The Soil Health Institute in the US has announced the first steps towards creating standard measurements for soil health.
According to a statement by the Institute based in North Carolina in the US, several soil health indicators and programmes were in use, but despite its importance, a widely applicable and universally accepted approach for measuring soil health had not been established.
To address this, the institute, along with the Soil Health Partnership (SHP) and the Nature Conservancy (TNC), had grants available totalling US$18,8 million (R237 million) to advance soil health science and implement soil health management practices.
The main goal was to assess the ability of soil health indicators to detect differences in properties of soils that had been managed in different ways for at least 10 years.
Numerous challenges existed, such as the adaptability of different methods and interpretations for different soils, agricultural production systems, and environments; unclear links between measurements, soil processes, and outcomes; ease and cost of measurement techniques; differences in measurement protocols among analytical laboratories; and others, the statement said.
The institute had defined two tiers of indicators for soil health and convened a panel of experts from the US Department of Agriculture, several universities and the private sector to develop a consensus on how each indicator should be measured.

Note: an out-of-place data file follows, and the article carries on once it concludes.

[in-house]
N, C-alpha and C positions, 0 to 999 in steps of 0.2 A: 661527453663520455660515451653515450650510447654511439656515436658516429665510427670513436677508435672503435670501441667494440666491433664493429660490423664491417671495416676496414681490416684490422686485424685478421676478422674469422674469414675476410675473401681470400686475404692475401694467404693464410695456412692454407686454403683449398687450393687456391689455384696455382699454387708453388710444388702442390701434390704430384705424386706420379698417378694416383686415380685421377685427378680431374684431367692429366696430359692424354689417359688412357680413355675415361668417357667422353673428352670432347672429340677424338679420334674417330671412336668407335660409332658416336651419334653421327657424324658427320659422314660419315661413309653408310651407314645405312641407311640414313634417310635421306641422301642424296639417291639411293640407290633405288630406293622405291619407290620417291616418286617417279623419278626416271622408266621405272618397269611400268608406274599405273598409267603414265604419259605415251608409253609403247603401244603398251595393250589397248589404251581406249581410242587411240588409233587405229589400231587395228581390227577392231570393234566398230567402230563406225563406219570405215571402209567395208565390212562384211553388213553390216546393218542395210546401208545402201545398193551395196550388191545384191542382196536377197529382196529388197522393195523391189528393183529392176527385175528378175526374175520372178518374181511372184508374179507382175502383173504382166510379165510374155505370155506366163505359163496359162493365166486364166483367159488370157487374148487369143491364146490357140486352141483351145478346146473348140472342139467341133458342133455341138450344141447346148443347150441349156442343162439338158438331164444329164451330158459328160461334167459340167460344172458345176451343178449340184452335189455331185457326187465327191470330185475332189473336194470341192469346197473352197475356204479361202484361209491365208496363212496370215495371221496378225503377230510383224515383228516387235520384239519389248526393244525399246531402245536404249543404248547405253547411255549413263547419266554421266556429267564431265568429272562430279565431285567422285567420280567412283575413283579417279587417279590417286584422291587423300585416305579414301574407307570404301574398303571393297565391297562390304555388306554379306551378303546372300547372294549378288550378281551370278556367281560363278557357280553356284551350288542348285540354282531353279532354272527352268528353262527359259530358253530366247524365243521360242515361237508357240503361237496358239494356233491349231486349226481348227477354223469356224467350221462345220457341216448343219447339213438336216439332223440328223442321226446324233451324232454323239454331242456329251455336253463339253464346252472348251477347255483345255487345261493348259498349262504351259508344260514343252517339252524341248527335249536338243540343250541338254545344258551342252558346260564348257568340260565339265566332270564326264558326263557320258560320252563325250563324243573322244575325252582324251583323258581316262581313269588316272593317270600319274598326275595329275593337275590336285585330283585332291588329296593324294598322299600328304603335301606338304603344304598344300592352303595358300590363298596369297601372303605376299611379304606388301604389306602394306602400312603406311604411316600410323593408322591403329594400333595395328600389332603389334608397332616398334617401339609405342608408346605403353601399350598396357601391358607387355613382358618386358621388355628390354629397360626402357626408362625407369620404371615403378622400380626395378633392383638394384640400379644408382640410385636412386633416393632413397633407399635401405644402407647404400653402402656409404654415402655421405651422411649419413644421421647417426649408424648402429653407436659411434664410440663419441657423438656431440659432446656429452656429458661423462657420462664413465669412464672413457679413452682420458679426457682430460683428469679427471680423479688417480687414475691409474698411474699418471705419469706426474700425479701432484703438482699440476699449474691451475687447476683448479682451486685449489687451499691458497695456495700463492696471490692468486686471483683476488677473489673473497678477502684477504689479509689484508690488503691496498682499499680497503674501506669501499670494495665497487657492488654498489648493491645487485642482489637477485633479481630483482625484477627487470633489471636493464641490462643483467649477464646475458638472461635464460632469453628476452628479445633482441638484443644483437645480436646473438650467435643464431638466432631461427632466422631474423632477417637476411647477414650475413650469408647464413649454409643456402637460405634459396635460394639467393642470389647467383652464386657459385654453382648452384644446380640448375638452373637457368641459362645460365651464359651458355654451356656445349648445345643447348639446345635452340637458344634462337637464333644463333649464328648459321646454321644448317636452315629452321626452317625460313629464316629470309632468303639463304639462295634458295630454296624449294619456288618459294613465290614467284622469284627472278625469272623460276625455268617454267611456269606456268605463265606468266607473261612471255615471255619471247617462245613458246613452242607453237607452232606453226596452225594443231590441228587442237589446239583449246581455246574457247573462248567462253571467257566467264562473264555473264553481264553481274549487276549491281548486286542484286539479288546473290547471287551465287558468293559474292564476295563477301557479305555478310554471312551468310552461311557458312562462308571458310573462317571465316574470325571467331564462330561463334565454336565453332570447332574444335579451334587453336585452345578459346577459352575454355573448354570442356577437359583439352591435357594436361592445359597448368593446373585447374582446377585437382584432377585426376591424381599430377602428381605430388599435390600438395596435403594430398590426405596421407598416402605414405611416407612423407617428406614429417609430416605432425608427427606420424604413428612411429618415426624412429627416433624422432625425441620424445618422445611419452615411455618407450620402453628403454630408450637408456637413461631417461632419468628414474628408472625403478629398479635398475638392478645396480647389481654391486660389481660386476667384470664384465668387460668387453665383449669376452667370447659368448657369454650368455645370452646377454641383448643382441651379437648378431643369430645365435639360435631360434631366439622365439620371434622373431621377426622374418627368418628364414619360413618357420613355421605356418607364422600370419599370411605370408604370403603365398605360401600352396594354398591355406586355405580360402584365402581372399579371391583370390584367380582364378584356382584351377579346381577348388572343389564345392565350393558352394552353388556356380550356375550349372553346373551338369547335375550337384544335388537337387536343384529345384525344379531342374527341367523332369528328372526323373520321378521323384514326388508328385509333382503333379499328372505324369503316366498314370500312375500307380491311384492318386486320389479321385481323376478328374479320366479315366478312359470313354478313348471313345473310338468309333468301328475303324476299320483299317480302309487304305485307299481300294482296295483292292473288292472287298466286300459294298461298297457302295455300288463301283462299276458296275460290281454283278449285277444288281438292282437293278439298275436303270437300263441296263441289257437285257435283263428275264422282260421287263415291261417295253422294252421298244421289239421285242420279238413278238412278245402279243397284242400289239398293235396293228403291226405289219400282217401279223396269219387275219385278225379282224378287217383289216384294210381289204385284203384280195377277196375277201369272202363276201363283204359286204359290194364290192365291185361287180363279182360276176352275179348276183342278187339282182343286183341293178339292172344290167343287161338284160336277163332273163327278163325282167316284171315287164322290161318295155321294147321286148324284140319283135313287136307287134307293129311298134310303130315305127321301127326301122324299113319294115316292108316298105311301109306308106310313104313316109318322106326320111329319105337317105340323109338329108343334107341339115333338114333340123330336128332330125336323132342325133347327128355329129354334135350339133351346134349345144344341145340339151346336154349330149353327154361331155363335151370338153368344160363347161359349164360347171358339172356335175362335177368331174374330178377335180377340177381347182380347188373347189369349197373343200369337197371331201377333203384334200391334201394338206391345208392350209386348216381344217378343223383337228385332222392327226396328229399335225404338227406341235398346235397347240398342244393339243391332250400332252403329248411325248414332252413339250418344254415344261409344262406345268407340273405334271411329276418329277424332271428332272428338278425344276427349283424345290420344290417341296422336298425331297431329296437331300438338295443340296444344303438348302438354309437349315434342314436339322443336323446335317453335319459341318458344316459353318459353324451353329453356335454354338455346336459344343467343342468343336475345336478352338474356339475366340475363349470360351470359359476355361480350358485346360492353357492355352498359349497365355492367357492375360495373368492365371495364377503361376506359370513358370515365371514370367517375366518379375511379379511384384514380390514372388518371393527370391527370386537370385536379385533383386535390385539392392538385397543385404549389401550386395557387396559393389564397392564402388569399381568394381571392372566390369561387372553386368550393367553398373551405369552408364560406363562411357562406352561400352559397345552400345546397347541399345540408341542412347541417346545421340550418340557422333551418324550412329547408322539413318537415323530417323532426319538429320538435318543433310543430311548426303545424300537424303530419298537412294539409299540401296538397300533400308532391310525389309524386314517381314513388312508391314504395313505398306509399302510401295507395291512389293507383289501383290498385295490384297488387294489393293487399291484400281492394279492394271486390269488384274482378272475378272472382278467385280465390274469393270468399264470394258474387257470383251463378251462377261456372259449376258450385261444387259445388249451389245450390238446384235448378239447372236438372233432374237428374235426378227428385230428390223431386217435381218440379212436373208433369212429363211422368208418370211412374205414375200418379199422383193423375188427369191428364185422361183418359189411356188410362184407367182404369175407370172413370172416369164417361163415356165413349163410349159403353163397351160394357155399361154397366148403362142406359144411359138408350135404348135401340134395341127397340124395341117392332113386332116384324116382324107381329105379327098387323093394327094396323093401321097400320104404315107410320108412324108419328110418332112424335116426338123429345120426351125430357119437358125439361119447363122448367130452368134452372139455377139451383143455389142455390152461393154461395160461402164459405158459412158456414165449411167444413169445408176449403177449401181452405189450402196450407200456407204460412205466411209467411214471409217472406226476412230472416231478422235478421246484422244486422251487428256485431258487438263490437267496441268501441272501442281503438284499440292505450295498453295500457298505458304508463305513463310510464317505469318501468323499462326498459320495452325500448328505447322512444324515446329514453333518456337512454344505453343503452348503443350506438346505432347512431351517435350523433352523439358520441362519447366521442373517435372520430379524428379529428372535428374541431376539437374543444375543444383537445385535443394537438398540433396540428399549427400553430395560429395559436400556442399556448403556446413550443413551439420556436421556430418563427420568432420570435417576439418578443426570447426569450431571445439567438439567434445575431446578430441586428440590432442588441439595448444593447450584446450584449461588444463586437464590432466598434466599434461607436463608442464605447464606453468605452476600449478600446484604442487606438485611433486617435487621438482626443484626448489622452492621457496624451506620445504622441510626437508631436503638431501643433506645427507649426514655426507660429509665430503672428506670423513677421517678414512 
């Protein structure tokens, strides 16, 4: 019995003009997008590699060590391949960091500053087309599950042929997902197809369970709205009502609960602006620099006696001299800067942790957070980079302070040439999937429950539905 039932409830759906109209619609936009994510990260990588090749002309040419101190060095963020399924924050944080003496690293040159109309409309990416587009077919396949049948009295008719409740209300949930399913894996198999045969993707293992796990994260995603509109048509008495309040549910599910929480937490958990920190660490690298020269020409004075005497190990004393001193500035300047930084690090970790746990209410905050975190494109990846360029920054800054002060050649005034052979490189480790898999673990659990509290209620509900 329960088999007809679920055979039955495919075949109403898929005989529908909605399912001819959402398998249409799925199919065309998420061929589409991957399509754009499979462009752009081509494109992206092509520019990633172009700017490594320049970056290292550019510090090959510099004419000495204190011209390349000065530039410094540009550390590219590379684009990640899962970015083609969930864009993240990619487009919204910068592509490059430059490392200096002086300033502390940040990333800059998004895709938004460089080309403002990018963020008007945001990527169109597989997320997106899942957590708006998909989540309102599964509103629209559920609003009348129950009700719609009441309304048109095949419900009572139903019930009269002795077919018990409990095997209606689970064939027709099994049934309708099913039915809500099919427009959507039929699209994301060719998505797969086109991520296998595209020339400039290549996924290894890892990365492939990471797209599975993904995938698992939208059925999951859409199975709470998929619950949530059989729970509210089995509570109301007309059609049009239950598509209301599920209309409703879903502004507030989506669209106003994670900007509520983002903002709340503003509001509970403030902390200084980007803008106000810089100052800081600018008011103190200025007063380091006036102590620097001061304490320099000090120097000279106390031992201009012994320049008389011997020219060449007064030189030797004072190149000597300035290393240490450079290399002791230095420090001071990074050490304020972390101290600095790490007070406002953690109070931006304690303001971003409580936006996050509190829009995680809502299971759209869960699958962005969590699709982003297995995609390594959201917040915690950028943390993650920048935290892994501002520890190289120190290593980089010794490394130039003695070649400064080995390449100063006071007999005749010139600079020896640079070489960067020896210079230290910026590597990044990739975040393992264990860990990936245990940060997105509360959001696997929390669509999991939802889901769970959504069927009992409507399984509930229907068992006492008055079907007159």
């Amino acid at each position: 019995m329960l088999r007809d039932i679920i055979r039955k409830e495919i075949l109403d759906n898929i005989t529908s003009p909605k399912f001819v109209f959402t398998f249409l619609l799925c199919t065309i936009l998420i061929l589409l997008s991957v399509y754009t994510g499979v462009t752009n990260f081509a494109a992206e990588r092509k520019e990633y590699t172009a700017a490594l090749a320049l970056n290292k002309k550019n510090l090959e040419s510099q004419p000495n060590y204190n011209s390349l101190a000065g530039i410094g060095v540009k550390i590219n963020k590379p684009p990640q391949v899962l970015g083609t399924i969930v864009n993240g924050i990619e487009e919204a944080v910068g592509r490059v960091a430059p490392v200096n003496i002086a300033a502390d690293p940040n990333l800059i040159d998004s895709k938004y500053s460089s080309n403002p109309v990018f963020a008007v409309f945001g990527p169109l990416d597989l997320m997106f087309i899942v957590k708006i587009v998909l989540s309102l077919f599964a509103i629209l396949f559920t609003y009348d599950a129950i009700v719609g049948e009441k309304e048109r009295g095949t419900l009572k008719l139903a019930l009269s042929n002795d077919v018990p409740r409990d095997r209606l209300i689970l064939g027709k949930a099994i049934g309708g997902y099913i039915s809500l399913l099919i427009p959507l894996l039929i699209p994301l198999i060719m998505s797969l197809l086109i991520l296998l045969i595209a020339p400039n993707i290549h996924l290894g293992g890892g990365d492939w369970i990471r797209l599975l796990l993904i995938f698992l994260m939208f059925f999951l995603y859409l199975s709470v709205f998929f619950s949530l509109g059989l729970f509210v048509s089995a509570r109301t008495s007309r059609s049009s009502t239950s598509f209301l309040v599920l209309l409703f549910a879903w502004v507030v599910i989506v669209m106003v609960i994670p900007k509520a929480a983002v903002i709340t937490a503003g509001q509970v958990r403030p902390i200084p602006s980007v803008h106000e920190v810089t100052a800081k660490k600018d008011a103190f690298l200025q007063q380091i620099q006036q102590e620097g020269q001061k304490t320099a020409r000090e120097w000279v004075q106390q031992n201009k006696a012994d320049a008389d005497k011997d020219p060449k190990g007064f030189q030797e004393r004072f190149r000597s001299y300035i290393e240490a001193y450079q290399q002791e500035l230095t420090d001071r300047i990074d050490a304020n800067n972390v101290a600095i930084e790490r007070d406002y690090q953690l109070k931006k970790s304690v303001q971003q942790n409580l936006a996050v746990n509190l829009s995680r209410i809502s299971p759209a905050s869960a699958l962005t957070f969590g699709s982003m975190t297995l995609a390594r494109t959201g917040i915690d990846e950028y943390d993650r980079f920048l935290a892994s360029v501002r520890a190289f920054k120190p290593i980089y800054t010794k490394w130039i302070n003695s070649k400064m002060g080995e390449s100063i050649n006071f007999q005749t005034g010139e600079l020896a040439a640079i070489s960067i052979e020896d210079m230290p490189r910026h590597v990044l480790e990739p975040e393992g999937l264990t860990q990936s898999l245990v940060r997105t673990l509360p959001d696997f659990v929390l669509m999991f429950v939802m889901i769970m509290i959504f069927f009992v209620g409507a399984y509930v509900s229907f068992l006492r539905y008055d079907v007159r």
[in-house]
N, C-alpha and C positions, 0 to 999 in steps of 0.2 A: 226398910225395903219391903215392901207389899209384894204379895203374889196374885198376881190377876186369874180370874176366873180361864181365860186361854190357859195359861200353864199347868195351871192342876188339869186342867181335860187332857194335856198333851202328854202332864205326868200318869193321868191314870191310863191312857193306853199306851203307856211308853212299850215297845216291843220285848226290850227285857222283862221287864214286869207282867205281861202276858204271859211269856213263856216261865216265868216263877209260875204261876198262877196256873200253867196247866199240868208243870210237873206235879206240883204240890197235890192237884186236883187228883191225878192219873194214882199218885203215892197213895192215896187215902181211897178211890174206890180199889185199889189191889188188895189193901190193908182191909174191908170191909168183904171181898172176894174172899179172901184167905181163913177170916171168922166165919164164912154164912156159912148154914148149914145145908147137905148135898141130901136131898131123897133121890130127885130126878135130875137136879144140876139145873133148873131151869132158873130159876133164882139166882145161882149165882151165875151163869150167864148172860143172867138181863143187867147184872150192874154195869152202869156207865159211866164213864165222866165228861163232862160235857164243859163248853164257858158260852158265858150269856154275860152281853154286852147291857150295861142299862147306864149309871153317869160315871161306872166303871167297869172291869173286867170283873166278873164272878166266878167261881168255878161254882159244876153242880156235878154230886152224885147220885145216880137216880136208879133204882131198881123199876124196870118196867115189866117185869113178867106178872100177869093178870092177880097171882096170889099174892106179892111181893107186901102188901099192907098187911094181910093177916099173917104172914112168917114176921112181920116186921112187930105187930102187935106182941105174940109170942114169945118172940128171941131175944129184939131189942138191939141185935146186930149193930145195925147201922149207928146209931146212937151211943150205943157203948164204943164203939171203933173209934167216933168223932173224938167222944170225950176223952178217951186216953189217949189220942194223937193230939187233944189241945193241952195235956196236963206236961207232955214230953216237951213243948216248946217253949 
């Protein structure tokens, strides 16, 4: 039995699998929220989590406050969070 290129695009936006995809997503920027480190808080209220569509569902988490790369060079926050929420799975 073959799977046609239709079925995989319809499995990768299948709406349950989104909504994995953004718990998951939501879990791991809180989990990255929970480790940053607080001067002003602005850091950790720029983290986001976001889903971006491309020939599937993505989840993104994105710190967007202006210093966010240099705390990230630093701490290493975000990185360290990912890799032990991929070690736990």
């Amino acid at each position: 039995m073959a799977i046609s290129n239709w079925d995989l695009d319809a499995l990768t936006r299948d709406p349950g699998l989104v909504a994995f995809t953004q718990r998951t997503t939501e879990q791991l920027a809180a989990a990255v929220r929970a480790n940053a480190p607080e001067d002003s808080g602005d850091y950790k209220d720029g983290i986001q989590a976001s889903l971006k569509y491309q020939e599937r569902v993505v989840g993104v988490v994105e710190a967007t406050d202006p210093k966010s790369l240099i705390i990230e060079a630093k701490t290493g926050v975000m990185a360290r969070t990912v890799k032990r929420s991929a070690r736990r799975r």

It was seeking individuals and organisations engaged in long-term agricultural field experiments in the US, Canada and Mexico to participate in the project to test the accuracy of the indicators.
A site had to have a minimum of 10 continuous years of land use treatments in a statistically valid experimental design. Treatments included those that could alter soil properties, such as evaluations associated with tillage type, crop rotation, nutrient management, irrigation, grazing management, cover crops, organic amendments and production systems, according to the statement.
Sites selected for the research would receive a payment of US$2 500 (R31 530).
By the project’s conclusion in 2020, the institute expected to have the data required for recommending scientifically sound indicators to help farmers, scientists and agri policy makers answer the fundamental questions on the health of the soils, the statement said.
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